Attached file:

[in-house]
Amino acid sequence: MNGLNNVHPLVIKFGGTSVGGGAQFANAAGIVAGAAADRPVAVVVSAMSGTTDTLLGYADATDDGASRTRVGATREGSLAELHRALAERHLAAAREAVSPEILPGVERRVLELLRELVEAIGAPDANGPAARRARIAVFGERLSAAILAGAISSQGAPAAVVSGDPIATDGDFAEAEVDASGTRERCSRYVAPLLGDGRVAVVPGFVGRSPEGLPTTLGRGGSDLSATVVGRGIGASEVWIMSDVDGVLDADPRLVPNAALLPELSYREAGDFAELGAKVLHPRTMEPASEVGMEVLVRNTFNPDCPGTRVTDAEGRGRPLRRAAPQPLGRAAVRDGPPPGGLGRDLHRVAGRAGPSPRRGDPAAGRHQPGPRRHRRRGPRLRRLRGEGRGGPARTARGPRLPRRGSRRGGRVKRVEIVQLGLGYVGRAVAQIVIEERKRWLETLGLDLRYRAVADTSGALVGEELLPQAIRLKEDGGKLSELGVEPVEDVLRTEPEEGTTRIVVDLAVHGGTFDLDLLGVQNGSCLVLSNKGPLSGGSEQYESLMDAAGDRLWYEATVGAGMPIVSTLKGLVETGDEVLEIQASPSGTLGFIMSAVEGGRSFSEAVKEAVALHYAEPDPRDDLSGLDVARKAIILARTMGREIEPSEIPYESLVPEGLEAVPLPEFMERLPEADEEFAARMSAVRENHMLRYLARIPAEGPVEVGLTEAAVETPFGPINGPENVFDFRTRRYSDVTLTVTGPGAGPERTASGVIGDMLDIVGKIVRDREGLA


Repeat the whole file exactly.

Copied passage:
[in-house]
Amino acid sequence: MNGLNNVHPLVIKFGGTSVGGGAQFANAAGIVAGAAADRPVAVVVSAMSGTTDTLLGYADATDDGASRTRVGATREGSLAELHRALAERHLAAAREAVSPEILPGVERRVLELLRELVEAIGAPDANGPAARRARIAVFGERLSAAILAGAISSQGAPAAVVSGDPIATDGDFAEAEVDASGTRERCSRYVAPLLGDGRVAVVPGFVGRSPEGLPTTLGRGGSDLSATVVGRGIGASEVWIMSDVDGVLDADPRLVPNAALLPELSYREAGDFAELGAKVLHPRTMEPASEVGMEVLVRNTFNPDCPGTRVTDAEGRGRPLRRAAPQPLGRAAVRDGPPPGGLGRDLHRVAGRAGPSPRRGDPAAGRHQPGPRRHRRRGPRLRRLRGEGRGGPARTARGPRLPRRGSRRGGRVKRVEIVQLGLGYVGRAVAQIVIEERKRWLETLGLDLRYRAVADTSGALVGEELLPQAIRLKEDGGKLSELGVEPVEDVLRTEPEEGTTRIVVDLAVHGGTFDLDLLGVQNGSCLVLSNKGPLSGGSEQYESLMDAAGDRLWYEATVGAGMPIVSTLKGLVETGDEVLEIQASPSGTLGFIMSAVEGGRSFSEAVKEAVALHYAEPDPRDDLSGLDVARKAIILARTMGREIEPSEIPYESLVPEGLEAVPLPEFMERLPEADEEFAARMSAVRENHMLRYLARIPAEGPVEVGLTEAAVETPFGPINGPENVFDFRTRRYSDVTLTVTGPGAGPERTASGVIGDMLDIVGKIVRDREGLA